How To Make Money on Ebooks

1. Write a damn good book. This should be your main priority. It’s also one of the hardest things to do, and the hardest things to judge for yourself if you’ve done it.

The problem is, most writers believe their books are good. Even at our most insecure, we believe complete strangers will enjoy our scribblings enough to pay for the privilege.

I recommend joining a writers group and getting feedback. Seek criticism, not praise. Praise is like candy; we love it, but it isn’t good for us. If you want to bulletproof your manus

2. Price it right. I believe an ebook should be priced at $2.99, because the Kindle royalty rate is 70% for books priced between $2.99 and $9.99. Above or below that, it’s 35%.

Three bucks is a more than fair price for a full length digital book. (Full length is over 50,000 words.) If it’s under 50k words, go ahead and price it for less. Or put a few short pieces together to make a long piece.

Even with short pieces, make sure they are good enough. I’m selling quite a few short stories on Kindle, but they don’t sell nearly as well as my novels. Also, the short stories I’m selling have all been published before in print magazines and anthologies, so I’m pretty sure they’re good.

3. Format it correctly. If you know HTML and MS Word very well, you can probably do this yourself. But you’d get more professional results using someone who knows what they’re doing.

A poorly formatted ebook will get bad reviews, and ultimately it WILL NOT SELL.

4. People judge books by their covers. Make sure your cover is professional, not something you slapped together with an istockphoto image with some Arial text laid on top using Photoshop.

5. Write a great product description. If you want to know the format for this, read back jacket copy of books similar to yours. Your description should include:

● Genre

● Word count

● Author bio

● Reviews (if applicable)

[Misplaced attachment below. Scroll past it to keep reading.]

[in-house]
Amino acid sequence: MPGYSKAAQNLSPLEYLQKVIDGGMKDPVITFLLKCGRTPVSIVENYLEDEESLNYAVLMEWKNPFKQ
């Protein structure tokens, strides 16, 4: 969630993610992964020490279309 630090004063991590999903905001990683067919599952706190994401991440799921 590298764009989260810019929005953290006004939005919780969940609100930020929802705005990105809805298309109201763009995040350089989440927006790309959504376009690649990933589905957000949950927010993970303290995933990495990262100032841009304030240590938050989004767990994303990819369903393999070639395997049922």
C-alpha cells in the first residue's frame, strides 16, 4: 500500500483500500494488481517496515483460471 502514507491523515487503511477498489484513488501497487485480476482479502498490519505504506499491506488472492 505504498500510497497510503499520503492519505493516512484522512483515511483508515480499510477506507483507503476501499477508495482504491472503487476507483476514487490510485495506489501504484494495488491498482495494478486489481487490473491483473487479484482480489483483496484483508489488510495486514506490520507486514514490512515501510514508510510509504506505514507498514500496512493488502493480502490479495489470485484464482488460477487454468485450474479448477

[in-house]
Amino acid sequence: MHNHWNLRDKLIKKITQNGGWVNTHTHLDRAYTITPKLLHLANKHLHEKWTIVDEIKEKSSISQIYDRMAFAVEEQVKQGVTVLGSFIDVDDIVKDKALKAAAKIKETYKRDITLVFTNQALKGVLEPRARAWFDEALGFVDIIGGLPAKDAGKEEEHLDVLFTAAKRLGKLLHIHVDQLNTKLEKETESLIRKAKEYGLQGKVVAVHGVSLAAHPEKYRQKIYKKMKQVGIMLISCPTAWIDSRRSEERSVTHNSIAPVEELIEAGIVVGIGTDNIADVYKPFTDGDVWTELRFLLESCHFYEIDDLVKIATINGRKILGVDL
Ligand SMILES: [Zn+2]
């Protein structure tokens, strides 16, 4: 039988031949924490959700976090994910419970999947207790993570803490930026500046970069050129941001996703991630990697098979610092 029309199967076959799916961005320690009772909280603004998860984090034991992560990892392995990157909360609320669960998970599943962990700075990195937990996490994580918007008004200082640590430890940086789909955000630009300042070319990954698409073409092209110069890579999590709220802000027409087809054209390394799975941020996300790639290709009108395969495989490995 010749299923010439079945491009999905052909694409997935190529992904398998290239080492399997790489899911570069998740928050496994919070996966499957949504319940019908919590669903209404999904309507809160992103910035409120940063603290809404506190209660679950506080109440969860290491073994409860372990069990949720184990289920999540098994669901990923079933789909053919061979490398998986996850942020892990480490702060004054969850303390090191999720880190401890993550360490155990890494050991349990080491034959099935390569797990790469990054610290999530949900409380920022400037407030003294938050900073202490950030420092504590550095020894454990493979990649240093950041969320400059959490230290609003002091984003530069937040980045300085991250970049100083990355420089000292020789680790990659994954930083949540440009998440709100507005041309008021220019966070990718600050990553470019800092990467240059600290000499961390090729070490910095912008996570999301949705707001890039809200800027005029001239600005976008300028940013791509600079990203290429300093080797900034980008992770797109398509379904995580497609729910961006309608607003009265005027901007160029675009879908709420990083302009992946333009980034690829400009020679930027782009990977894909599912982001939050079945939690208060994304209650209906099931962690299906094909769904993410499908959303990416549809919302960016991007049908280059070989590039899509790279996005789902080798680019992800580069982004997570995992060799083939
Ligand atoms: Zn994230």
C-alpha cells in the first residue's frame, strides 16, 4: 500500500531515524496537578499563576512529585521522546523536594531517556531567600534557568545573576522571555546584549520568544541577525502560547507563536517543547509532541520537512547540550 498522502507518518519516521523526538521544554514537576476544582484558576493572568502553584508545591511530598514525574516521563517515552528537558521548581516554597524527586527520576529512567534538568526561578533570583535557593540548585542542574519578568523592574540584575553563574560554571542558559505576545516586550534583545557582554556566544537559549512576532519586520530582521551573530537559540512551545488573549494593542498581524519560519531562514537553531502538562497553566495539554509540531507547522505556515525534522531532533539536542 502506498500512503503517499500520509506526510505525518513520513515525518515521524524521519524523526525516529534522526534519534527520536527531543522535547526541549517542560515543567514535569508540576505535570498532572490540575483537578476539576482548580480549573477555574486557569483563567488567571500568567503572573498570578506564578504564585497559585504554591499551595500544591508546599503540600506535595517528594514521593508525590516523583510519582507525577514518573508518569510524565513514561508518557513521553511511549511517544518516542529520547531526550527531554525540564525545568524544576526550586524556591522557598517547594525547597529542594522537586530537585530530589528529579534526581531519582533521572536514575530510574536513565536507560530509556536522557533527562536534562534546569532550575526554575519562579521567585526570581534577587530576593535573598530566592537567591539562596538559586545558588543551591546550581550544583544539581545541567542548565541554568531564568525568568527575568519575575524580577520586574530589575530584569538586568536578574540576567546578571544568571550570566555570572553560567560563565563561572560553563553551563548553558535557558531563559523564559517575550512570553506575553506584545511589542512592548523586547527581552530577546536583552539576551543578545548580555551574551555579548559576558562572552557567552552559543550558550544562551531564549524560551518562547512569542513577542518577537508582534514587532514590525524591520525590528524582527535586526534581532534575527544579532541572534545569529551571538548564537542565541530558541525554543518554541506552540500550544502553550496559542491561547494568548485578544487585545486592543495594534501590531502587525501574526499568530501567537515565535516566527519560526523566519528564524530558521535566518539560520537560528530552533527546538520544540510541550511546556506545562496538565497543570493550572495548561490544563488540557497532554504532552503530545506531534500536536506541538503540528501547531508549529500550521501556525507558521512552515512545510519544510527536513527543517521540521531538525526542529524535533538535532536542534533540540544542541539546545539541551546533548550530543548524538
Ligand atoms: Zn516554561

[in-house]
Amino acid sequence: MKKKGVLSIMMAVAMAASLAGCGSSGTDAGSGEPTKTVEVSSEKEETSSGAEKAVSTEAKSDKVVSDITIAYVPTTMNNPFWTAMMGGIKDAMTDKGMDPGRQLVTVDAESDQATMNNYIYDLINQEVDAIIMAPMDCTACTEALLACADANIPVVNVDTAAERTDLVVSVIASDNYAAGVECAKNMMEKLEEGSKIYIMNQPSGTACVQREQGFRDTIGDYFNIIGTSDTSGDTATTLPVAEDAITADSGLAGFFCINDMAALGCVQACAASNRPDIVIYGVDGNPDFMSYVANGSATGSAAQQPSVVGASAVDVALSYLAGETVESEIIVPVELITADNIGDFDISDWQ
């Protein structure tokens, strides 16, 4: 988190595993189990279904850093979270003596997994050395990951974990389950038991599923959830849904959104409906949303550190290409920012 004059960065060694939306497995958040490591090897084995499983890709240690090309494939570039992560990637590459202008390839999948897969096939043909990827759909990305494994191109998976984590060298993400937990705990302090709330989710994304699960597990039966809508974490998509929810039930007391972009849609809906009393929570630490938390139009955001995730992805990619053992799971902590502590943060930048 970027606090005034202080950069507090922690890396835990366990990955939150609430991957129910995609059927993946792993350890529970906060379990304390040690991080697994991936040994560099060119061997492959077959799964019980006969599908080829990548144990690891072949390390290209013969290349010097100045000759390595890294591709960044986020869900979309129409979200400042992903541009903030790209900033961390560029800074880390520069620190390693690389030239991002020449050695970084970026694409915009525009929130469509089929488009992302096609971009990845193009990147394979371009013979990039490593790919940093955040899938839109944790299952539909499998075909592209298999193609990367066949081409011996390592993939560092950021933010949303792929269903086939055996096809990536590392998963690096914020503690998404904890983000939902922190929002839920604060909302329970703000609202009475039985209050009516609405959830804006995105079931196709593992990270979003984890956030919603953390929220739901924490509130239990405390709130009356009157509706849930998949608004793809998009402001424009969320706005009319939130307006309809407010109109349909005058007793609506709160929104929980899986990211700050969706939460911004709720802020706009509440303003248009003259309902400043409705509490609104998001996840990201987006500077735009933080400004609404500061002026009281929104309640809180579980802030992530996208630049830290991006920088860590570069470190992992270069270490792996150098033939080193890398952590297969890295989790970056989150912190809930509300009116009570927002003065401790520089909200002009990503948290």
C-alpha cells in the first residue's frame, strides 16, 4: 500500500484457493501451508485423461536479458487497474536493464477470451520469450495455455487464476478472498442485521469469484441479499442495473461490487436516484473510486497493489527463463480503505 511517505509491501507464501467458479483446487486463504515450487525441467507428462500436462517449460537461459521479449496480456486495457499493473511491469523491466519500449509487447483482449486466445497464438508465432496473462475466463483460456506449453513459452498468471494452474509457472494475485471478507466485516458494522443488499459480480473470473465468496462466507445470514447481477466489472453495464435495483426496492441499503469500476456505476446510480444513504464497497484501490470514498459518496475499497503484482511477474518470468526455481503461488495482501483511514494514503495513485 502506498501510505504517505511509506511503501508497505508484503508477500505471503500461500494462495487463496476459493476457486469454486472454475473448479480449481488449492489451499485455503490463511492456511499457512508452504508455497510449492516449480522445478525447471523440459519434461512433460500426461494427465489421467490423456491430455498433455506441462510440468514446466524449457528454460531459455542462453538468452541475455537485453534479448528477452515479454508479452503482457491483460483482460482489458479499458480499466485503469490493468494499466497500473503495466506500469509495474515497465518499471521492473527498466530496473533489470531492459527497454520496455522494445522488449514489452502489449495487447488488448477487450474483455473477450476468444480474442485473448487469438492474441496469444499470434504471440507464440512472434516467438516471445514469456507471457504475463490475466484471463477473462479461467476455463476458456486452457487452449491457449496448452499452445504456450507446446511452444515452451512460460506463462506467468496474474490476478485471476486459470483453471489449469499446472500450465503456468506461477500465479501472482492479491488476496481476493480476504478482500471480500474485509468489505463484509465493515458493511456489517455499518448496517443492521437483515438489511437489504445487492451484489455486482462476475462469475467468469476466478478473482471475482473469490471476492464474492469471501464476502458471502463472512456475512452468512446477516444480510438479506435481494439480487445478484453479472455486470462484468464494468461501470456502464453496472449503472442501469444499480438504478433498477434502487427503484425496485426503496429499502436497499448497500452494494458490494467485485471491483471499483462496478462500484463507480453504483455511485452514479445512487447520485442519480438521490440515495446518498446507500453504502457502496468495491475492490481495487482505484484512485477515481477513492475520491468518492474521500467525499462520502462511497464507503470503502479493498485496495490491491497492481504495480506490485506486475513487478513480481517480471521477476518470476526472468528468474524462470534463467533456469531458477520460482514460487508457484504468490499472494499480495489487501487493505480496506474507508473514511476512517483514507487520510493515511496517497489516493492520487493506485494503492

Other ways to publicize your ebook include:

● Trading back matter excerpts with other ebook authors

● Searching online for various Kindle and ebooks groups

● Putting your ebook link in your email signature

● Developing an online presence by participating in blog comments and forums

Q: Do I need an agent?

A: You don’t need an agent to publish your own ebooks. But I recommend getting an agent. Mine is invaluable. She’s currently shopping my self-pubbed titles to foreign markets and audio publishers, and is essential for negotiating contracts for film rights and print deals.

Q: How can I get an agent if I self publish my own ebooks?

A: The old catch was “You can’t get a publishing contract without an agent, and you can’t get an agent unless you have a publishing contract.” With the rise of self-publishing as a viable alternative to regular publishing, it becomes “No agent will want to represent a self-published ebook unless the book is no longer self-published.”

Print publishers WANT erights, and I doubt any will give them up. That means agents won’t be interested in representing you unless you give them the opportunity to sell all of your rights. If you sell a ton of ebooks, you might interest an agent in repping your book, but you’d have to stop selling ebooks.

Q: Should I forsake selling ebooks in order to try and land a print deal?

A: Let’s look at the pros and cons of both sides.

Traditional Publishing Pros

● Wide distribution and more exposure

● Most offer an advance, sometimes a large one

● They do the editing, formatting, cover art

● Marketing power

Traditional Publishing Cons

● Take six to eighteen months before publication

● Price ebooks waaaaaay too high

● They have power over cover art and title

● Don’t use the marketing power they wield effectively

● Pay royalties twice a year

● Don’t involve you in many of the decisions regarding your book

● Difficult to implement changes

● Lousy royalty rates, between 6% and 25%

● Very hard to break into

Self Publishing Pros

● Paid once a month

● You control price and cover

● Publication is almost instant

● Easy to implement changes

● Every decision is yours

● Great royalty rates

● Anyone can do it

Self Publishing Cons

● No free professional editing, formatting, or cover art

● Fewer sales

● Less than 10% of current book market

● Greater potential to publish crappy books

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